As to independent reviews, online searches of a manager’s website, the employee’s social media pages (including LinkedIn), and other websites can provide general background about an employee. If the employee is a registered representative of a broker-dealer or an investment adviser representative of an investment adviser, a review of the Web CRD system will provide information relating to an employee’s work history, disciplinary history and outside business activities. Such information can be used to determine how long the employee has been working for the manager, the depth and breadth of the employee’s work experience, whether the employee has previously engaged in misconduct, and whether the employee faces conflicts of interest that compromise his or her ability to perform his or her duties on behalf of the manager.
Reviews of certain private research databases can reveal information relating to an employee’s criminal and regulatory disciplinary history; whether the employee is the subject of past or present litigation; whether there are outstanding judgments against an employee; and whether the employee has previously declared bankruptcy. Such information can be used to evaluate an employee’s integrity and judgment and to determine whether there are any incentives for the employee to engage in misconduct while employed by the manager.
In addition to reviewing the backgrounds of key employees, it is also important to review a manager’s overall governance and supervisory structure. Among other things, a manager must have appropriate checks and balances to ensure that employees cannot engage in misconduct. For instance, a manager’s traders should not be responsible for trade reconciliation for the manager. Additionally, multiple employees should be required to sign off on wires or other fund transfers.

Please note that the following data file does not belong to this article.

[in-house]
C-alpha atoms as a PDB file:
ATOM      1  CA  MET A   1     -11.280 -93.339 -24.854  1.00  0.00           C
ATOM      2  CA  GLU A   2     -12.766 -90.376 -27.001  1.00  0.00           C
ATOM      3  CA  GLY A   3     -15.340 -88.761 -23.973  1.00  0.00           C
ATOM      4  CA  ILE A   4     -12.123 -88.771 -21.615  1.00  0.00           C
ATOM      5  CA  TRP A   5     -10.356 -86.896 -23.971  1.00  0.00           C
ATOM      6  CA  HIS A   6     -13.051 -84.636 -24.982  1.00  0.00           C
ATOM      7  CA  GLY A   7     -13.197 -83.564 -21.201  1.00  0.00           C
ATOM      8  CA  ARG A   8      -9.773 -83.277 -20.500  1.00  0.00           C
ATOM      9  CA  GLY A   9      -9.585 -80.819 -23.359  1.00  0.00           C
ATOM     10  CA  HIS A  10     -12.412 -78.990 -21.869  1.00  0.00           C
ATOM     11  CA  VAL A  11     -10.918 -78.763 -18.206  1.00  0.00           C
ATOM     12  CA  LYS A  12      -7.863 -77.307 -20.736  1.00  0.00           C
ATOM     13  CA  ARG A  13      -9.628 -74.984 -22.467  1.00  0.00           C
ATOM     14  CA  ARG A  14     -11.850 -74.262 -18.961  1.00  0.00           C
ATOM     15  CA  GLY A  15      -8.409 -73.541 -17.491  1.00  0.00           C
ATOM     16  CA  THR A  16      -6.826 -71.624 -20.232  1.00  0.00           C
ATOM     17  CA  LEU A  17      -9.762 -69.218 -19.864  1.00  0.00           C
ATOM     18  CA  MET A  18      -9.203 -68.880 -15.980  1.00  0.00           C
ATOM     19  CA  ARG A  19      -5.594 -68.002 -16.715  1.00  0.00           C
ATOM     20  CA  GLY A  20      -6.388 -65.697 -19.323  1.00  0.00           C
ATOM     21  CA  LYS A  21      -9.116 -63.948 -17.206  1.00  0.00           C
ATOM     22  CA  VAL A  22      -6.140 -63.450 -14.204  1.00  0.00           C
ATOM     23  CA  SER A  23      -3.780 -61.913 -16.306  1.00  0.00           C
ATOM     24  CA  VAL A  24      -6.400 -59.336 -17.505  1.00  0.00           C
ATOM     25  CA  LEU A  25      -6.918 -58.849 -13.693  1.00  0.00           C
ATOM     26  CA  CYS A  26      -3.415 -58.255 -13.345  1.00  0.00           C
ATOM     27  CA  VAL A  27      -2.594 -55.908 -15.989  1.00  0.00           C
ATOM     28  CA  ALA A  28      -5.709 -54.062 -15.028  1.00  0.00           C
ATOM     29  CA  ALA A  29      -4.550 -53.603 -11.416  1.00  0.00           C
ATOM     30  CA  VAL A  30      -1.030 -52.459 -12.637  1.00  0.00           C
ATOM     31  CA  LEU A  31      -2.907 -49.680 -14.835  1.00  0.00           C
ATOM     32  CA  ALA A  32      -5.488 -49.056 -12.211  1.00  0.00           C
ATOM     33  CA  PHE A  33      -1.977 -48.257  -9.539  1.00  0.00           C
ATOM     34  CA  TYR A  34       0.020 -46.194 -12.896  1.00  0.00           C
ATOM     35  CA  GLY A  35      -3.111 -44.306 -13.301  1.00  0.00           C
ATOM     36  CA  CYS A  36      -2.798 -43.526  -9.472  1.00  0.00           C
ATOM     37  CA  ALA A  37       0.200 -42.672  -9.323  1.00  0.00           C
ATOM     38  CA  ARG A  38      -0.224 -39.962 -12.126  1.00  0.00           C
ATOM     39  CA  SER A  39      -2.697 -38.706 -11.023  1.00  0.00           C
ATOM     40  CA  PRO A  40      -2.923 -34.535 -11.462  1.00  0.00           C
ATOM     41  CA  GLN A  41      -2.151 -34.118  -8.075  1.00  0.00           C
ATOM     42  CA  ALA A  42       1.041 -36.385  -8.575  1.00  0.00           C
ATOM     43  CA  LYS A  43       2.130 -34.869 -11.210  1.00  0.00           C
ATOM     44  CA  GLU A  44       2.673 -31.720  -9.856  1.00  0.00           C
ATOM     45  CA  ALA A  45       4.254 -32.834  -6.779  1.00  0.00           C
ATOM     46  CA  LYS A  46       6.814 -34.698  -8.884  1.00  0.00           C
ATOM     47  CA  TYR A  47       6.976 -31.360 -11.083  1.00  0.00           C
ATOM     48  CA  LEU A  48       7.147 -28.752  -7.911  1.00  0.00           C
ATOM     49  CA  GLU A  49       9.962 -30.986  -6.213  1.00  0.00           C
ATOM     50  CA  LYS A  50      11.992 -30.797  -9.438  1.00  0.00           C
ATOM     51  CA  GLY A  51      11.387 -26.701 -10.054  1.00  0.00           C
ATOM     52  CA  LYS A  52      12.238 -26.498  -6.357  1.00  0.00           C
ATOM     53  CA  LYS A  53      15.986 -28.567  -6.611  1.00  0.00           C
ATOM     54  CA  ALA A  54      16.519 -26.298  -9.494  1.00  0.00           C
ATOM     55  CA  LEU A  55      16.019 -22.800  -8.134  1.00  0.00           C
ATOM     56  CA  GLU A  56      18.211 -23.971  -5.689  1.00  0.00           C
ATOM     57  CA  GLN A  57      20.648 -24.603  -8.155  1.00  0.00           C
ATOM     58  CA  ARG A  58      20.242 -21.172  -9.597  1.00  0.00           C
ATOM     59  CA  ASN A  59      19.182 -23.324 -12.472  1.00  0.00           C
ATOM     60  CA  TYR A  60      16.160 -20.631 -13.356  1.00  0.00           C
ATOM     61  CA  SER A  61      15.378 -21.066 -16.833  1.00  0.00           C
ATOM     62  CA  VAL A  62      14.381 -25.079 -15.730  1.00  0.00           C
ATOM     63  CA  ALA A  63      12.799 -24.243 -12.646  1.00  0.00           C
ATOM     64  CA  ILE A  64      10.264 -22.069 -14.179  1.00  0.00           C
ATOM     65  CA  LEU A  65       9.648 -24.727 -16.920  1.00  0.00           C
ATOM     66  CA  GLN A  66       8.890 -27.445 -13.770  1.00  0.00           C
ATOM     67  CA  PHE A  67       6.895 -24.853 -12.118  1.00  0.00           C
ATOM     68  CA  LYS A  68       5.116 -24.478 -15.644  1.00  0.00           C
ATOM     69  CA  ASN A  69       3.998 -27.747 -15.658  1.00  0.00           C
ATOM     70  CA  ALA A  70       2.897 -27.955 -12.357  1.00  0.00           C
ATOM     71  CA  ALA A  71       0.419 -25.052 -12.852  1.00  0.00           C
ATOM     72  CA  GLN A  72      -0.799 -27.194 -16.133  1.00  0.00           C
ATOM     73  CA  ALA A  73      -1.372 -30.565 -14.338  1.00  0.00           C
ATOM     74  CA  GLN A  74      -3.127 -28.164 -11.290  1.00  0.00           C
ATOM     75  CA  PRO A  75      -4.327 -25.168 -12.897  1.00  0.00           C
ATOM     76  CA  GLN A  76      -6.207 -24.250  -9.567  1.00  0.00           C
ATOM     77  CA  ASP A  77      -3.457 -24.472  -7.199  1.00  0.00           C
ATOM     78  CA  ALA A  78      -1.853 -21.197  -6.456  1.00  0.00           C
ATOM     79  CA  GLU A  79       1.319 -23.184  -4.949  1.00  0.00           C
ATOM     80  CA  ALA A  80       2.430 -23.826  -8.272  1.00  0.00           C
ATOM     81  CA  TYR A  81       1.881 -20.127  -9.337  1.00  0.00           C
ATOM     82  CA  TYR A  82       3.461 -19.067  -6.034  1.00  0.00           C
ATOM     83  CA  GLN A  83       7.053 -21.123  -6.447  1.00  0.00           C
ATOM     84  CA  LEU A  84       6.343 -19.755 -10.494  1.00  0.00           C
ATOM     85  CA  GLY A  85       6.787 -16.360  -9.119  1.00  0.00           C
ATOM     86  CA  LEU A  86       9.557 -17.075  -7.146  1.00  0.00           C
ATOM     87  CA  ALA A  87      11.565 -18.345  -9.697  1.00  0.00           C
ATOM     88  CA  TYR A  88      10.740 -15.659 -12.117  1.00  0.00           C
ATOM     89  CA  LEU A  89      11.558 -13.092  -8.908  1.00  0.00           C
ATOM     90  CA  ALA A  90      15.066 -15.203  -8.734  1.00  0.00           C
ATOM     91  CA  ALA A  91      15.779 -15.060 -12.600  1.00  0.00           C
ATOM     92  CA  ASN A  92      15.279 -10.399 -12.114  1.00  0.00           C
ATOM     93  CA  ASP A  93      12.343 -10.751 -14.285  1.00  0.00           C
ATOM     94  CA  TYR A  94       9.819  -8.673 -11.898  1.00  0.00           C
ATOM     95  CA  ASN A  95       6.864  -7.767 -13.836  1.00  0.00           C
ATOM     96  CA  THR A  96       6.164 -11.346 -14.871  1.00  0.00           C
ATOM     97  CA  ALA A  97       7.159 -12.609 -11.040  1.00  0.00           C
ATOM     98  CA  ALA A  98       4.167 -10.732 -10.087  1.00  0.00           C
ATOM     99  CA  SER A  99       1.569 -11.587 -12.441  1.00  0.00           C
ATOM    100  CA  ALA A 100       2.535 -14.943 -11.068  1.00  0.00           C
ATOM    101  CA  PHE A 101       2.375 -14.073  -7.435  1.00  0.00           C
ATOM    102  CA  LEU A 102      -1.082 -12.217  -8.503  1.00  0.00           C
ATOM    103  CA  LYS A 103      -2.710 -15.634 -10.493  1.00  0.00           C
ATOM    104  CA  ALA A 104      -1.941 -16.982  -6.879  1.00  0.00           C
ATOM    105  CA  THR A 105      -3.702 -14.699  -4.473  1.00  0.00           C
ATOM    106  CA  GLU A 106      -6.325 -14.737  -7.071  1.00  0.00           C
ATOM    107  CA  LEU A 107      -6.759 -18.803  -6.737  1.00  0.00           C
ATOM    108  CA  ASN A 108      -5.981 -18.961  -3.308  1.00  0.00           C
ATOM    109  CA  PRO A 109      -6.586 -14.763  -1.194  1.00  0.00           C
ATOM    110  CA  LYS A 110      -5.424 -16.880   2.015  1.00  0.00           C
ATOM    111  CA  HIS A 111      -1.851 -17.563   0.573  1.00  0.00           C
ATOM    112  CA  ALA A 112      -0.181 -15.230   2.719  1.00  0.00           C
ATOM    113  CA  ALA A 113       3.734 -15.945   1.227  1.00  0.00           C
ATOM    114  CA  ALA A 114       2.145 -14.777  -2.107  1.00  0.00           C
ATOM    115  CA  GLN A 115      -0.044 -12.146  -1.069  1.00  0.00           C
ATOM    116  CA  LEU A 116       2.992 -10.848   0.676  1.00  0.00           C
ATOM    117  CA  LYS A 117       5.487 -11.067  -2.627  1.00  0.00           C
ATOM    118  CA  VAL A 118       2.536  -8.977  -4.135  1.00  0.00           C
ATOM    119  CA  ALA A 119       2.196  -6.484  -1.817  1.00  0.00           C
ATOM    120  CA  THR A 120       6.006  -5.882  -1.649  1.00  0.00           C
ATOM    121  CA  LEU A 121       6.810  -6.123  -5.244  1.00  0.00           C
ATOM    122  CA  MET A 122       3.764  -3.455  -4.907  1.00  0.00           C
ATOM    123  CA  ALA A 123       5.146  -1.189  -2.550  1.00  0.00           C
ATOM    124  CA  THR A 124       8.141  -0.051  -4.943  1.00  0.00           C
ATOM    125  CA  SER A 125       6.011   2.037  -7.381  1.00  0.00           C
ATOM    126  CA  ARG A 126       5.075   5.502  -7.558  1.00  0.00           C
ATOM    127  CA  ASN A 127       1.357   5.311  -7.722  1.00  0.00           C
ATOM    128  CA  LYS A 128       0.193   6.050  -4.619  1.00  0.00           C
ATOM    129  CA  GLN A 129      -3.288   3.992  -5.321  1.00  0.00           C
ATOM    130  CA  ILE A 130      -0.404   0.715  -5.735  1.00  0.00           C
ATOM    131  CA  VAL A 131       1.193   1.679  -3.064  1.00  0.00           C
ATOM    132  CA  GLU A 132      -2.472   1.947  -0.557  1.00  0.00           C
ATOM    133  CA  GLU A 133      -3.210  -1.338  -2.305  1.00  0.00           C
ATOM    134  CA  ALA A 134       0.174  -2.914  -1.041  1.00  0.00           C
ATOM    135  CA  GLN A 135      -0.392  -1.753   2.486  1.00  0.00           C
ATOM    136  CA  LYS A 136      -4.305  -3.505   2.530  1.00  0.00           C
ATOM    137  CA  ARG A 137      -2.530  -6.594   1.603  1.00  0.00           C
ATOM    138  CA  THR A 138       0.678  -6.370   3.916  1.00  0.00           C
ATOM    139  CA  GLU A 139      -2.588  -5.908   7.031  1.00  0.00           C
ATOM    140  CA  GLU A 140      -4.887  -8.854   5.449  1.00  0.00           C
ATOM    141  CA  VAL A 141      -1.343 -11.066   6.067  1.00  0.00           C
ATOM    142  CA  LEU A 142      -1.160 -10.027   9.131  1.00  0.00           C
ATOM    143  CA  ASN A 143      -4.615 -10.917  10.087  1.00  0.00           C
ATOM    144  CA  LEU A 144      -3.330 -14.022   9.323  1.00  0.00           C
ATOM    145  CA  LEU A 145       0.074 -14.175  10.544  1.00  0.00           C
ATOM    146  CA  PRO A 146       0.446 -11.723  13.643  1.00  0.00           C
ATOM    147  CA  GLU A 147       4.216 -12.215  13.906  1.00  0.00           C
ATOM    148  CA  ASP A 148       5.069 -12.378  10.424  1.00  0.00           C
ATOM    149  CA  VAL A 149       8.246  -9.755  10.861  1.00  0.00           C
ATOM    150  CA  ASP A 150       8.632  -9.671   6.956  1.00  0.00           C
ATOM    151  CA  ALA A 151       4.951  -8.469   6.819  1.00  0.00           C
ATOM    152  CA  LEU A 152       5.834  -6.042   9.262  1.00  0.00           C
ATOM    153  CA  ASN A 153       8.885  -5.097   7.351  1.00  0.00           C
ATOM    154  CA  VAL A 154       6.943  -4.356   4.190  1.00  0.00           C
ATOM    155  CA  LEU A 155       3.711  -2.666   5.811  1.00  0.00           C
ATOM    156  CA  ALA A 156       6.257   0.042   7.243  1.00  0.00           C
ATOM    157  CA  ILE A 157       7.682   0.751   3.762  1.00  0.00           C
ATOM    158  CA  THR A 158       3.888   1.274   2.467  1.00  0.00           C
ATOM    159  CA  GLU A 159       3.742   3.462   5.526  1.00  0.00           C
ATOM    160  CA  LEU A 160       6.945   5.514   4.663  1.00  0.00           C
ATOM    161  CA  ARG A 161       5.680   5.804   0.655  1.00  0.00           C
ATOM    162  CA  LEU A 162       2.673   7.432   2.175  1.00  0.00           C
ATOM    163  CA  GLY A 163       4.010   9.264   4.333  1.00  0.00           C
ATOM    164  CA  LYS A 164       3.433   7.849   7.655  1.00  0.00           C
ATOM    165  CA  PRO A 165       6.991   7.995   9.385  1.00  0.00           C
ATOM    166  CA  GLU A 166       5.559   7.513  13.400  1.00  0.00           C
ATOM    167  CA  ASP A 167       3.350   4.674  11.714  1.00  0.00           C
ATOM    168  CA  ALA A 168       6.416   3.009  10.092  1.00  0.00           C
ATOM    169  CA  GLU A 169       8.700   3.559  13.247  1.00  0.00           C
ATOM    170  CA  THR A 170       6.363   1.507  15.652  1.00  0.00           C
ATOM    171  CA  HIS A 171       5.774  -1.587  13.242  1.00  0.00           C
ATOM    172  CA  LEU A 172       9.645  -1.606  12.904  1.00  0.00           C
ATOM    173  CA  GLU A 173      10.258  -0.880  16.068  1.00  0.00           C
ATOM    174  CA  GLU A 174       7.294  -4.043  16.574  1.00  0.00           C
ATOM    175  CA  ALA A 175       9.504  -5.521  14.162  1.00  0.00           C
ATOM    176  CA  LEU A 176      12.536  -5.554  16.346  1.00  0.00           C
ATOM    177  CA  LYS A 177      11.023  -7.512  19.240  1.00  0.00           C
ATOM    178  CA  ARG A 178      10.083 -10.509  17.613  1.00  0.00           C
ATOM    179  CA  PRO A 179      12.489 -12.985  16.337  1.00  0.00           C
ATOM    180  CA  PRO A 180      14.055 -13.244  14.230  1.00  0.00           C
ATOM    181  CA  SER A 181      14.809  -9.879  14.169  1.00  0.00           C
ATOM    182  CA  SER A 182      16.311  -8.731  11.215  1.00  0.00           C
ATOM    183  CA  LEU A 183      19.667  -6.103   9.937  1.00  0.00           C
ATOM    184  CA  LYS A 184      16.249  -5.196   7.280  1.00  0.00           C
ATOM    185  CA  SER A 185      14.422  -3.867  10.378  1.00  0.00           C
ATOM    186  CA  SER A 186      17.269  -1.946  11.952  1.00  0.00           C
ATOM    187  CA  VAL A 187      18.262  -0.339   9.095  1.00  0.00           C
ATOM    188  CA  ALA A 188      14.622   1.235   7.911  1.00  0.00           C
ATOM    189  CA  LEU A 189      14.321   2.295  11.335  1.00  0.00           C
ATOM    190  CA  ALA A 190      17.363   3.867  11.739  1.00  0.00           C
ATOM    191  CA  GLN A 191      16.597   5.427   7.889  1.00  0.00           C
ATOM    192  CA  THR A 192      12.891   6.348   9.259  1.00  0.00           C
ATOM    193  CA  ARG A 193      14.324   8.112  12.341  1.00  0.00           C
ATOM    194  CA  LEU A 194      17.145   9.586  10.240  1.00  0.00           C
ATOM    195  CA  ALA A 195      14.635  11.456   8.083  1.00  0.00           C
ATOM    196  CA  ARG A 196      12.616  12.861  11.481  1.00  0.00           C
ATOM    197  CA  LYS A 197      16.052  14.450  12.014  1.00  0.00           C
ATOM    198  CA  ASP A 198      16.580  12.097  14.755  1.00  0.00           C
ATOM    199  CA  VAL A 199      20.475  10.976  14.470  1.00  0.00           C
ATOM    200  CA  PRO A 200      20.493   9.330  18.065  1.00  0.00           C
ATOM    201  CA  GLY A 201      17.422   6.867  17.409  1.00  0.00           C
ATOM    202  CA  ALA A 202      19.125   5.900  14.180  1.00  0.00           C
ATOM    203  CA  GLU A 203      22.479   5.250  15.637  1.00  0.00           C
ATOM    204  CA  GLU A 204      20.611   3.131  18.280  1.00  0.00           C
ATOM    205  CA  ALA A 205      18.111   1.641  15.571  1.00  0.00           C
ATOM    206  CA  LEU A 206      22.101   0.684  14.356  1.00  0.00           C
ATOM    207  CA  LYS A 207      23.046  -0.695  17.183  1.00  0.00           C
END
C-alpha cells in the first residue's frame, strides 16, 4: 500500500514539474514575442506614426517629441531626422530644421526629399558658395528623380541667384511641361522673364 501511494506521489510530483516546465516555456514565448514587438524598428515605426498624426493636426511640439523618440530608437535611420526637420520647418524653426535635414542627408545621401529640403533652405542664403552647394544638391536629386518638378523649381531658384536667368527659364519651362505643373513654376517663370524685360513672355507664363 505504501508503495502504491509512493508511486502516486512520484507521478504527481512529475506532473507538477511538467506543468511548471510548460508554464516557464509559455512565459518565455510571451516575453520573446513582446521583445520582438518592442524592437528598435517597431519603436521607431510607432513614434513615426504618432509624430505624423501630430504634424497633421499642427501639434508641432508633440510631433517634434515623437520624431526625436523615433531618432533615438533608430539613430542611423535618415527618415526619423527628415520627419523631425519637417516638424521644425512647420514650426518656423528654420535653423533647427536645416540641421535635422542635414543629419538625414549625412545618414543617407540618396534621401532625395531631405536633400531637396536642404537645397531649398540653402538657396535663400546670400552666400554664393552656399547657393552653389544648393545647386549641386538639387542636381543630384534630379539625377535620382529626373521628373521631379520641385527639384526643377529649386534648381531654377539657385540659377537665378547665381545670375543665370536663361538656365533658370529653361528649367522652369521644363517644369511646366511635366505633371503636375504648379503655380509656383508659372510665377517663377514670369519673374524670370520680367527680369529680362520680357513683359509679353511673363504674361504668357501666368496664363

Reviews of a manager’s affiliates is also important as they may reveal conflicts of interest that can influence the decision-making of its personnel. For instance, if a manager has an affiliated broker-dealer, conflicts of interest must be properly vetted to ensure that clients are receiving best execution.
A critical component of the operational due diligence process is the review of a manager’s operating and compliance procedures, practices and risk management controls, which directly inform the level of operational risk faced by a manager. Some or all of the following documents are typically requested from a manager as part of such a review: